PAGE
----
Jay Z Uses Cartoons to Highlight America’s Racist Past for his “The Story of OJ” Video

Jay-Z has been very busy with his new album 4:44 being released and becoming platinum in just under a week. The rapper’s 13th album has been on everybody’s mind as he has been more open in his lyrics than ever before.

It alludes to pretty much everything that Jay-Z has been criticized for in the media and music and he also raps about the cheating claims that Beyoncé hinted at in Lemonade which she released last year.

Rob Hoffman/Invision for Parkwood Entertainment/AP Images

“Look I apologise, often womanize / took for my own child to be born / see through a woman’s eyes.”

“And if my children knew, I don’t even know what I would do / if they ain’t look at the same / I would prob’ly die with all the shame”. (4:44).

He even references the infamous elevator argument he had with Solange which showed fractures in the couple’s notoriously private life.

“You egged Solange on, knowing all along all you had to say you was wrong / you almost went Eric Benet, let the baddest girl in the world get away…” (Kill Jay-Z)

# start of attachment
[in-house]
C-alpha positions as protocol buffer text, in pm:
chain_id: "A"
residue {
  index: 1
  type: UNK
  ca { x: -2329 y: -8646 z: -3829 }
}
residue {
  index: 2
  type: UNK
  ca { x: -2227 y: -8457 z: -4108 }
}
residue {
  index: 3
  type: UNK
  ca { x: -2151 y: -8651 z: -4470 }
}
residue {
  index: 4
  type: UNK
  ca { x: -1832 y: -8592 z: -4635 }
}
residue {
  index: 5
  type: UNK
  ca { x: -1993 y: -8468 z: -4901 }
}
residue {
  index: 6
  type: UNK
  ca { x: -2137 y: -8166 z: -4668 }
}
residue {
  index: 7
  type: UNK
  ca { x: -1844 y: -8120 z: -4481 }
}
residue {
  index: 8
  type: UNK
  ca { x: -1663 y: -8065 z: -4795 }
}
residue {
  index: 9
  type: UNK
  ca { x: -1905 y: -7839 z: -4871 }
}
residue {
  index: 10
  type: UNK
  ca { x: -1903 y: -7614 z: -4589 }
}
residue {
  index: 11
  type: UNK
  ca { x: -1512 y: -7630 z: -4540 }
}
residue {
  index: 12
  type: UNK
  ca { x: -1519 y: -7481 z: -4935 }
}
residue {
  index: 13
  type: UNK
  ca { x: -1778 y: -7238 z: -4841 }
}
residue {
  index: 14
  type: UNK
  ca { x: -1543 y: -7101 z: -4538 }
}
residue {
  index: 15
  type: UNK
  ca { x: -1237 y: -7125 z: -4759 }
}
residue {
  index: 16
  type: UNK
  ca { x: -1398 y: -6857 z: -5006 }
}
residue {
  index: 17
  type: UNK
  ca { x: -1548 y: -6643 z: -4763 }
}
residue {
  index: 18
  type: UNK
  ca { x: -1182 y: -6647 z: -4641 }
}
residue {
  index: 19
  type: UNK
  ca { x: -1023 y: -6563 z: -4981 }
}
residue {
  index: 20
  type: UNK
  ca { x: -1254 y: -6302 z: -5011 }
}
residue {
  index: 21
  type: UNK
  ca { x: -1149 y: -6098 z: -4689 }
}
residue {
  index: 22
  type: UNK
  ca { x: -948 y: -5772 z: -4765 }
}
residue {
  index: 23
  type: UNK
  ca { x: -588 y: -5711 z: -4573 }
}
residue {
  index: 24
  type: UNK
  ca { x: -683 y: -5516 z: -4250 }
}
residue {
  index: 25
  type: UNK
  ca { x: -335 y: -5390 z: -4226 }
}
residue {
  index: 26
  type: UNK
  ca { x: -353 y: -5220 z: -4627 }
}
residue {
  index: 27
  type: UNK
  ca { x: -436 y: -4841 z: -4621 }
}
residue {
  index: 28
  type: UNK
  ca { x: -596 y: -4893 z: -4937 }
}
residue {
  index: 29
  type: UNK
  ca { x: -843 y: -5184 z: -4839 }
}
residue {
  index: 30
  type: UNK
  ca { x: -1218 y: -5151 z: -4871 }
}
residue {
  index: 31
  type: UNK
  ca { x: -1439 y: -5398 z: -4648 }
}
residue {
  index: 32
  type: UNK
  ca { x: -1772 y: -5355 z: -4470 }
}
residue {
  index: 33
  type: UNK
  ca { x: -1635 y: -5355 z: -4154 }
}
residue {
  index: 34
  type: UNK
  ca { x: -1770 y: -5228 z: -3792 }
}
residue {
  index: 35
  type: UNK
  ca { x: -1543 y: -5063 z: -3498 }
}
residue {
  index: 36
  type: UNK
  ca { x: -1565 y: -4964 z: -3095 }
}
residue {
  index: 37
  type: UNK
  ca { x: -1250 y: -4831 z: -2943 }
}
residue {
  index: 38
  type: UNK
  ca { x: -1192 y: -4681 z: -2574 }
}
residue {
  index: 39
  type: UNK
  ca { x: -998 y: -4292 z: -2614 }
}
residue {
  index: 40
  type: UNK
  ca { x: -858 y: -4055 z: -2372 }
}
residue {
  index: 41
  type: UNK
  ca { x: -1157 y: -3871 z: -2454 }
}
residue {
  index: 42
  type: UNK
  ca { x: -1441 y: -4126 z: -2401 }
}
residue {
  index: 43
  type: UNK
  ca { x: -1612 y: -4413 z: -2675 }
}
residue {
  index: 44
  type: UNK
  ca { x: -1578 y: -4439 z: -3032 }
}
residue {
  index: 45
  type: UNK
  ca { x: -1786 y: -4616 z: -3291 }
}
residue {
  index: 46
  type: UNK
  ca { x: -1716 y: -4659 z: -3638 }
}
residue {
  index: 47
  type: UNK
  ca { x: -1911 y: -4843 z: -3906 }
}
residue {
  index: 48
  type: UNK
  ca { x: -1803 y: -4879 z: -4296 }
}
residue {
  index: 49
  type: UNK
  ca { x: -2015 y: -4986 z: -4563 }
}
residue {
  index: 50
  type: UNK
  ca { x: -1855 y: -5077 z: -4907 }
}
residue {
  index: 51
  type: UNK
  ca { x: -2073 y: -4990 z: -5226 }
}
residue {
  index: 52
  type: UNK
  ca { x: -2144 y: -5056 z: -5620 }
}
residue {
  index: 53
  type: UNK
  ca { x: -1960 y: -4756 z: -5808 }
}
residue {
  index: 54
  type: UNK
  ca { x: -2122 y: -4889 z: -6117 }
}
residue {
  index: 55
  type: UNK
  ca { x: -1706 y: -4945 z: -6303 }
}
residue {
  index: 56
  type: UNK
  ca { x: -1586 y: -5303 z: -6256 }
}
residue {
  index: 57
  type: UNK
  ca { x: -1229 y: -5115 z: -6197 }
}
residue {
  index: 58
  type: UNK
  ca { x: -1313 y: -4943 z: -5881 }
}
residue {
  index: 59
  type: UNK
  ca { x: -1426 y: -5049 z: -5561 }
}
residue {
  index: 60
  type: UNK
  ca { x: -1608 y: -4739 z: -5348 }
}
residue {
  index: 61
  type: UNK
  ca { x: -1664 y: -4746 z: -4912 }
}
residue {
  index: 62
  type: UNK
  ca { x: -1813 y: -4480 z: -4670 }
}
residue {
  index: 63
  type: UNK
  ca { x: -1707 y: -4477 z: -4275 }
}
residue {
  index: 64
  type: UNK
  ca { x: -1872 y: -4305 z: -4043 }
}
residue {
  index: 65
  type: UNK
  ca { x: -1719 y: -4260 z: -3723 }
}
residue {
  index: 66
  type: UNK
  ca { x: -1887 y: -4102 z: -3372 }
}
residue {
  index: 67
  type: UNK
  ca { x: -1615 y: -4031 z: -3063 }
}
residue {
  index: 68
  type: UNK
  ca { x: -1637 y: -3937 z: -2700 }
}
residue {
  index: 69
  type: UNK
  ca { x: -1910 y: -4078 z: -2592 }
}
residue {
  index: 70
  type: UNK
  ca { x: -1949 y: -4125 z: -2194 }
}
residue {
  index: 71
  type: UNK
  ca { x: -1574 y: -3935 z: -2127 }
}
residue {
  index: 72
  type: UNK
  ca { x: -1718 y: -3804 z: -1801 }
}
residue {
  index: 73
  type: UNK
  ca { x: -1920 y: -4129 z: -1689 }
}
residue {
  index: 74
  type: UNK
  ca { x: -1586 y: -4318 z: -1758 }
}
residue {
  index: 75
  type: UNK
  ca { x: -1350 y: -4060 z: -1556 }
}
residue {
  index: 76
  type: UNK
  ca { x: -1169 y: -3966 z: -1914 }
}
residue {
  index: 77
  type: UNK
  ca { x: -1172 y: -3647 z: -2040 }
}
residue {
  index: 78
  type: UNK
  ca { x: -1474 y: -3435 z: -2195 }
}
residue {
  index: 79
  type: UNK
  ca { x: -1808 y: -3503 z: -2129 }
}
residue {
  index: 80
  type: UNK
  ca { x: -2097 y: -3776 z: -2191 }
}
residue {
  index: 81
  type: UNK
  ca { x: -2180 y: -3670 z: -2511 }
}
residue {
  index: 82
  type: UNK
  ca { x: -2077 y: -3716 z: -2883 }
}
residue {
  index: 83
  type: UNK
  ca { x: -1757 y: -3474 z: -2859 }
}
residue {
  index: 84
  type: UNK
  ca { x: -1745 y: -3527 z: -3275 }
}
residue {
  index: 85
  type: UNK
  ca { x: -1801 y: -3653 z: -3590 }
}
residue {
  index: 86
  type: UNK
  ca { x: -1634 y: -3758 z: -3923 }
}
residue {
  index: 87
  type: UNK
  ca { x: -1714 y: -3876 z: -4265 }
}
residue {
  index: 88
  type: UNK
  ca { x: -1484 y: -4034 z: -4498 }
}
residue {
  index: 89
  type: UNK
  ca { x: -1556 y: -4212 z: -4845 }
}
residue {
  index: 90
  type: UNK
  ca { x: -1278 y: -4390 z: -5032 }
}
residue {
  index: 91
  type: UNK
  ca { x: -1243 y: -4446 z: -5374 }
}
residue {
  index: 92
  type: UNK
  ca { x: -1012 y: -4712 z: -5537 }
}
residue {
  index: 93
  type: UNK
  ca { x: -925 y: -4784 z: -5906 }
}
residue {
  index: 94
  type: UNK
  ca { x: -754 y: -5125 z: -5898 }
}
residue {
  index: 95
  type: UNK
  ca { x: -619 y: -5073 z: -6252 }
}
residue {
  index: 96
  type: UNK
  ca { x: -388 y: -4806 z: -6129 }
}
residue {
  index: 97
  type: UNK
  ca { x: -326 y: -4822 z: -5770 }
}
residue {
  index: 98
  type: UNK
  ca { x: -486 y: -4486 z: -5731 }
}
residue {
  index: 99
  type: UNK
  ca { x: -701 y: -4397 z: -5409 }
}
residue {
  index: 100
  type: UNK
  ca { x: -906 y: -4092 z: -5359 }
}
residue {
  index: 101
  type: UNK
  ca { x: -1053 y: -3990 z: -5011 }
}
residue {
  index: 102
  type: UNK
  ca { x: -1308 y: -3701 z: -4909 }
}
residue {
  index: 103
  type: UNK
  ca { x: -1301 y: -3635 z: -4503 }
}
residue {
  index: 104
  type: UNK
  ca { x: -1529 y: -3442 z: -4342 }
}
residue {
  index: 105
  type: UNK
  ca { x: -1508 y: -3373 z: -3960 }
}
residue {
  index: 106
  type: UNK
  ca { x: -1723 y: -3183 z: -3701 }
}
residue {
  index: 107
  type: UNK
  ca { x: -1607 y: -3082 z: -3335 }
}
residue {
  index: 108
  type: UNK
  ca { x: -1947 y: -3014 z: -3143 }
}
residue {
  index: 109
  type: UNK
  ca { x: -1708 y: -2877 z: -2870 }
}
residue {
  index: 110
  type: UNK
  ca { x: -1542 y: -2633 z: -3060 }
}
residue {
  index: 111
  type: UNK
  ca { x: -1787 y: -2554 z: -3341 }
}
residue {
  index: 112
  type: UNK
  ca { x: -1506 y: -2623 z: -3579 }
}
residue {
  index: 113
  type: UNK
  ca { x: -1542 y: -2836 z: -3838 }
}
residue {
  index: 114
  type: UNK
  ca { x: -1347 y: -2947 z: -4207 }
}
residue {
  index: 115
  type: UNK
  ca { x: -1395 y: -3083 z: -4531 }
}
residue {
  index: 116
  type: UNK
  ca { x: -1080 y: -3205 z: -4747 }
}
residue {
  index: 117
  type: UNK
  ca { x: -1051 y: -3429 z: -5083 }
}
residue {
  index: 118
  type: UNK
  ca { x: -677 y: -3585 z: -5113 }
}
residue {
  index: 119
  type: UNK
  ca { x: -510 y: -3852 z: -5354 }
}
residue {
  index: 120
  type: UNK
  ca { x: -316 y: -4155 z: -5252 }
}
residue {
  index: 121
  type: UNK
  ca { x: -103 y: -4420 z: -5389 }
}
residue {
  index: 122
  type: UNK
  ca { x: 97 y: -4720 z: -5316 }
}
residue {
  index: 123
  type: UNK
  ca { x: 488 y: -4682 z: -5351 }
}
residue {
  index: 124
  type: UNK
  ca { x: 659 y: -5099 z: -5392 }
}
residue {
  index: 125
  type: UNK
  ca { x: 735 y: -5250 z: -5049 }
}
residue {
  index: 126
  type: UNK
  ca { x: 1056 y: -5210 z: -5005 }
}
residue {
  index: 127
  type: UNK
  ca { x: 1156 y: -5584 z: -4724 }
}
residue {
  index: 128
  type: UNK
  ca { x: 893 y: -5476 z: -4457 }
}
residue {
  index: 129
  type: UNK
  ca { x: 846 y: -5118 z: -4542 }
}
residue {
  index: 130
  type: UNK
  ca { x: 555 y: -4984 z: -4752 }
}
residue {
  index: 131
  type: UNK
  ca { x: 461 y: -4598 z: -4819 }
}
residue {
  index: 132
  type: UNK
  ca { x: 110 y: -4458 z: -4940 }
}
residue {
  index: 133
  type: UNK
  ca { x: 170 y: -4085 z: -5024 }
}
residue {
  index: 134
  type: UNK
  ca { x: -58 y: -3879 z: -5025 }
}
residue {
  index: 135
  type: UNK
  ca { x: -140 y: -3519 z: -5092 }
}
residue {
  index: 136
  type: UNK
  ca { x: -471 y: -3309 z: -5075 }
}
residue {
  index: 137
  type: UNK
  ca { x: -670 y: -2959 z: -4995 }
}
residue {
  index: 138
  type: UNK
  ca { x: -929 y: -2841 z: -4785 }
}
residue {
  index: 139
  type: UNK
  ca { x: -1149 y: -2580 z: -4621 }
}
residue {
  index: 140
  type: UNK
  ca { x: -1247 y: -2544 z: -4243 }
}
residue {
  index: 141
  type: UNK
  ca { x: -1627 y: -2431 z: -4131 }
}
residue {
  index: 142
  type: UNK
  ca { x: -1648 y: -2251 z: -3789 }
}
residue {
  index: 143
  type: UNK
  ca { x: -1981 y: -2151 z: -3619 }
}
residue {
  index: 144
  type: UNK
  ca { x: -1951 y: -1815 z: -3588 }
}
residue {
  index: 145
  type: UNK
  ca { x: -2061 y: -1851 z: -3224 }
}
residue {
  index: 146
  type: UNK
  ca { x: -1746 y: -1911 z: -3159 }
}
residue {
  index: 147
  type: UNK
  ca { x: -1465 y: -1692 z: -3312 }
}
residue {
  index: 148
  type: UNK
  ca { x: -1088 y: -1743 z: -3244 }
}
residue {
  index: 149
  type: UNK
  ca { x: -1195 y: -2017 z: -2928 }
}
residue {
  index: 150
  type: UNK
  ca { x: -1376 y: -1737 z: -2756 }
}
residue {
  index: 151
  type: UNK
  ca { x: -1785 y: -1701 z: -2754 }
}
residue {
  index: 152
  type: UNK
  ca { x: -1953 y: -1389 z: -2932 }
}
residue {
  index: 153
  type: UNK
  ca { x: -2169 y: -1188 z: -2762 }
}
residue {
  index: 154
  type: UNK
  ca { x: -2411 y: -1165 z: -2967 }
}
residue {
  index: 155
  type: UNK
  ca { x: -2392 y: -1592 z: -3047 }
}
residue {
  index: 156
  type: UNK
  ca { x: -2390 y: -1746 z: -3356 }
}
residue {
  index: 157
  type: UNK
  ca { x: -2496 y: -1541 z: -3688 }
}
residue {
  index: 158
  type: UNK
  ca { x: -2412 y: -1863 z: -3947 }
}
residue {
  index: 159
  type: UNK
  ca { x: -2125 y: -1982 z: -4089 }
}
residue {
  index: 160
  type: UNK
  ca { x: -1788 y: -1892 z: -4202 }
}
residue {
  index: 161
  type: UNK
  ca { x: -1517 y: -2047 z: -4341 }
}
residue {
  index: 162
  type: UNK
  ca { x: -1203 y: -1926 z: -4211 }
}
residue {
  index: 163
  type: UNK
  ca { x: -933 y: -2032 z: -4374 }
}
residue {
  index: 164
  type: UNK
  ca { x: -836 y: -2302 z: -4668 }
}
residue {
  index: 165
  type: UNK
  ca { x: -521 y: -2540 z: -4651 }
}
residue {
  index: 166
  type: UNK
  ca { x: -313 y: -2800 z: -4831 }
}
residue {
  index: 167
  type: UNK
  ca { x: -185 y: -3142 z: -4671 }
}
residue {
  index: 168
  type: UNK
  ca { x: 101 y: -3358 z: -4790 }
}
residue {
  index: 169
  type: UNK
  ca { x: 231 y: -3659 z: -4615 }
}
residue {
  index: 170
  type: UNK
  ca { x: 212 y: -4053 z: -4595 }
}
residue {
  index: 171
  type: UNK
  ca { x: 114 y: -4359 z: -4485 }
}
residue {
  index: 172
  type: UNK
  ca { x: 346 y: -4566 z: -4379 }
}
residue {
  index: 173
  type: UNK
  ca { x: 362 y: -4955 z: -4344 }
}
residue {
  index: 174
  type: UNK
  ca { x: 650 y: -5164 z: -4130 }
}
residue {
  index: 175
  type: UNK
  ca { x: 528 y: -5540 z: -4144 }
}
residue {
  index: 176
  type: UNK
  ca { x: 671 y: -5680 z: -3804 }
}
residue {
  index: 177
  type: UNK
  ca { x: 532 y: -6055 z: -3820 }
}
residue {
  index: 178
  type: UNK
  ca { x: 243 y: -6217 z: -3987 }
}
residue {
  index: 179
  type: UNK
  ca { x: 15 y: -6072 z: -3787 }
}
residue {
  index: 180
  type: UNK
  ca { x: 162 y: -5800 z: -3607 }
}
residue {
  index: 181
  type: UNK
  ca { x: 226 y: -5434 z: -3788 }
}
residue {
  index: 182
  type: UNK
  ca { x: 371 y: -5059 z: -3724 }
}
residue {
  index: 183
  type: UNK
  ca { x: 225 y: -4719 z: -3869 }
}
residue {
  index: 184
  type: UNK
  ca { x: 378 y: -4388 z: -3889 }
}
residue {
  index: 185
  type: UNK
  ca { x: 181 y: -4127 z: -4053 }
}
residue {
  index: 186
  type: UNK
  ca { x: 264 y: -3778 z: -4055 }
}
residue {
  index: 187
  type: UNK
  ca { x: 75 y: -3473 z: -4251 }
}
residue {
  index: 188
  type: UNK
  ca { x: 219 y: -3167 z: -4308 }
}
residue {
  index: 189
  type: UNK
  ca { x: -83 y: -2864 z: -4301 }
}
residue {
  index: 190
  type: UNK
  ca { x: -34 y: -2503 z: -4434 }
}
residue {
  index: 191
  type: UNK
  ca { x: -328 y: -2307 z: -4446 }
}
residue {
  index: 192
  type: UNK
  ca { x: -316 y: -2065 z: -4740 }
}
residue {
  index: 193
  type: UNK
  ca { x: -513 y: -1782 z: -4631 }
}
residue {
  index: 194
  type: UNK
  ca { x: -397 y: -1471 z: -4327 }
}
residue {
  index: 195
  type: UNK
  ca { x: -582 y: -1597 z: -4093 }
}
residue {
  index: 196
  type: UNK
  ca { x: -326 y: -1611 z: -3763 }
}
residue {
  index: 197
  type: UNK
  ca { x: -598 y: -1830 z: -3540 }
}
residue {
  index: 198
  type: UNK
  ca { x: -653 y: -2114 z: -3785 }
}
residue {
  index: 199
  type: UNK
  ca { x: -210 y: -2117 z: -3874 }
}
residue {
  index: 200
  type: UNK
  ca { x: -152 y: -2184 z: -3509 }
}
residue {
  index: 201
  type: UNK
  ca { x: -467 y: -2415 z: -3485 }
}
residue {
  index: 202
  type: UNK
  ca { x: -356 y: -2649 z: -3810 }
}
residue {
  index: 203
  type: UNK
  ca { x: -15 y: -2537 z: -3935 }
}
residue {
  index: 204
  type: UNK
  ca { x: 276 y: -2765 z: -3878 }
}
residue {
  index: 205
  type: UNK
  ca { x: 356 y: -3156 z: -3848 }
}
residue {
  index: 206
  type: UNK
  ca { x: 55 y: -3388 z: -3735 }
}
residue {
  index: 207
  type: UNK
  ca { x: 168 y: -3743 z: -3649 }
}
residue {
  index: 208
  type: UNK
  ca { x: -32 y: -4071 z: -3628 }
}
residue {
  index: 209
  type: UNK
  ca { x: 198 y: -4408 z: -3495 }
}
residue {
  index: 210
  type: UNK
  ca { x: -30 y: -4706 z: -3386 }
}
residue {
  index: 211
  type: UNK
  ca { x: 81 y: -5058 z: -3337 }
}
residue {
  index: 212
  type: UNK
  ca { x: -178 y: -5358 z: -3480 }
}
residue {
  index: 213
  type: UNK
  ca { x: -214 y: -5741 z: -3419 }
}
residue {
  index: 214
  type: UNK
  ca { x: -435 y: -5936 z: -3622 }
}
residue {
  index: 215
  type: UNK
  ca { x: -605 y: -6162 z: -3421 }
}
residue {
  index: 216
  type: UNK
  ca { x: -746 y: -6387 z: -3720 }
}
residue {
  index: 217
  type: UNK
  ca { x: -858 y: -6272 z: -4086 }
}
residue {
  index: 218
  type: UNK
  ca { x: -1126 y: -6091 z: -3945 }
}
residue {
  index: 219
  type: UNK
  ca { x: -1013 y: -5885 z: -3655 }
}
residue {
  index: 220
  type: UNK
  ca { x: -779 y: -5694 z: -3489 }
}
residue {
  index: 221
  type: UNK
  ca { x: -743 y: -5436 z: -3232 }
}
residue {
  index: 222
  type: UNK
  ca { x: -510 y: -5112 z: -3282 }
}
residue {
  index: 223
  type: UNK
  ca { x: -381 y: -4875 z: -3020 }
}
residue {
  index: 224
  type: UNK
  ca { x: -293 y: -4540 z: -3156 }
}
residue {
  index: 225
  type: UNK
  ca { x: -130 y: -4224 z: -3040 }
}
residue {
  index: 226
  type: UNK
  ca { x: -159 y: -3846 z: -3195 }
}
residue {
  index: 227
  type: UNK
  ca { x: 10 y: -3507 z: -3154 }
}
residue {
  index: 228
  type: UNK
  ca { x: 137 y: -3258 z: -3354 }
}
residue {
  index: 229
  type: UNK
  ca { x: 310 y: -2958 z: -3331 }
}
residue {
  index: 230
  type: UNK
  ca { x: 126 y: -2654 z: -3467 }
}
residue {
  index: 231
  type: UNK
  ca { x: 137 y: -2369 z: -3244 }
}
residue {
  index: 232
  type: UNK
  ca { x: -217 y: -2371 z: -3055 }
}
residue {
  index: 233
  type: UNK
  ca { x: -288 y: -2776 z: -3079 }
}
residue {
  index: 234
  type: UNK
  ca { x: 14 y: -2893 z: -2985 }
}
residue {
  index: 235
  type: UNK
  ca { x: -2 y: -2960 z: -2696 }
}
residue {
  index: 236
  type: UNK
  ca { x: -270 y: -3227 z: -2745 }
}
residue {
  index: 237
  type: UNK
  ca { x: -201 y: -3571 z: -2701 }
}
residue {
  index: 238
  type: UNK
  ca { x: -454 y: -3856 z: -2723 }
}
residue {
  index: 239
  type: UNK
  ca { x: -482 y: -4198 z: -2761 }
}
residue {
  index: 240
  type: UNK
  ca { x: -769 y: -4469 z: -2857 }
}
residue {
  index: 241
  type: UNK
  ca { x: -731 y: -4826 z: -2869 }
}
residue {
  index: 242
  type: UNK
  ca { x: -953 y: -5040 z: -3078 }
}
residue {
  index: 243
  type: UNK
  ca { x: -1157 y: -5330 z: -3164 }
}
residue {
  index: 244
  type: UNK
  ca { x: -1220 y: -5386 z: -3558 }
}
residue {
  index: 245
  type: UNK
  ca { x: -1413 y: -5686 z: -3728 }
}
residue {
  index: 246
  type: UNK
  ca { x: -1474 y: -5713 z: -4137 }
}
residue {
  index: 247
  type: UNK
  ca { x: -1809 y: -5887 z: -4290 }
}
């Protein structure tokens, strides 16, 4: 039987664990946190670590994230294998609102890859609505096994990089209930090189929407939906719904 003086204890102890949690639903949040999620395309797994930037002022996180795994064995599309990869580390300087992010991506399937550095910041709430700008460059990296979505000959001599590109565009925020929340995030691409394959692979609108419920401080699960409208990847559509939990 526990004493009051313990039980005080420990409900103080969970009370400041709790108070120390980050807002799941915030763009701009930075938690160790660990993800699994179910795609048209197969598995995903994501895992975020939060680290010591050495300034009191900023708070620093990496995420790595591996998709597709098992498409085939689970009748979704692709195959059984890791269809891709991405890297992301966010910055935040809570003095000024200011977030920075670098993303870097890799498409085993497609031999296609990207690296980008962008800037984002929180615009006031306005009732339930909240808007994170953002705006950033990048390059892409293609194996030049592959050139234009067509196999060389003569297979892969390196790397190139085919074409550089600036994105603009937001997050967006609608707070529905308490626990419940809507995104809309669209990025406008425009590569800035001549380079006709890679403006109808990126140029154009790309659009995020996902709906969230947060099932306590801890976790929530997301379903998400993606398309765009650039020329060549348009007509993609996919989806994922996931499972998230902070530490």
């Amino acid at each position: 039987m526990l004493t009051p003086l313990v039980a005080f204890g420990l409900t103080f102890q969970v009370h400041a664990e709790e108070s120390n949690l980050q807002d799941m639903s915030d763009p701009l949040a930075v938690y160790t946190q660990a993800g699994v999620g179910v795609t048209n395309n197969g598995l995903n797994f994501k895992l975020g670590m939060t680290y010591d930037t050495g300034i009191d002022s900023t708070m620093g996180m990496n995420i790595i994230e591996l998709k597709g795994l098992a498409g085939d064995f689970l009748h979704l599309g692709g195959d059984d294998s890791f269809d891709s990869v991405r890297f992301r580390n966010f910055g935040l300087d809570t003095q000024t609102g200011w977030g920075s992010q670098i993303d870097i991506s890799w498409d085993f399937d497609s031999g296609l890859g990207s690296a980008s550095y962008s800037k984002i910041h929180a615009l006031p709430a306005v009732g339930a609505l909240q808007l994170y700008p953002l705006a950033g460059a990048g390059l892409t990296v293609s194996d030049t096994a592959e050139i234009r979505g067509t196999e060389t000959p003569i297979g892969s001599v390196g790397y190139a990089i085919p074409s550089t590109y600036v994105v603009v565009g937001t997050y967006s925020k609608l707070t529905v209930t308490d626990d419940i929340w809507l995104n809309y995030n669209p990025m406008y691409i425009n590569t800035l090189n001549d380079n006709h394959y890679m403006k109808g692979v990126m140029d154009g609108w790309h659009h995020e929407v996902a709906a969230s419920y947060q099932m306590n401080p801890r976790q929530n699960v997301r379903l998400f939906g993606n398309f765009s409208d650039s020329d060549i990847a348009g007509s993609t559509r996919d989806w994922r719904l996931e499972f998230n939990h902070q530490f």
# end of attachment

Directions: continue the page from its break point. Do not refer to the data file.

But the Grammy award winning performer has also used his platform to highlight the issues of race in America.

It is presumed that Jay-Z took inspiration from ESPN’s documentary OJ: Made in America which was released last year for this track. One particular quote stated by OJ inspired Jay to make a song about the pressures of being black. At the time, OJ commented that he is “not black, I’m OJ” when interviewed about the racial tensions in the USA.

Jay used this to rap about being black and how your identity is not erased in the eyes of white people even if you’re famous.


The Story of OJ video relays this message by animating Jay-Z in the style of a cartoon character.

However, this cartoon demonstrates the discrimination of black people that were displayed back in the early to mid-20th century.

Cartoon Jay uses America’s racist history by sitting on a ‘coloured’ bus, cotton picking and eating watermelon. Josephine Baker and Nina Simone also cameo as cartoons and Simone’s ‘Four Women’ song is sampled in the song.

Watch the video (contains explicit language):

It is a stark reminder of just how discrimination has ruled black people’s lives and how it still is prevalent today.

It shows how these attitudes can still affect a person’s life even if they are an ‘A list billionaire’ likeJay-ZZ. These powerful messages are important to show the next generation how to do things differently and love more.

It is an influential album and showcases Jay’s vulnerability on another level which has resonated with fans.

What do you think of Jay Z’s new video? Let us know @CelebMix!

Written by Laura

25, Marvel nerd, wine lover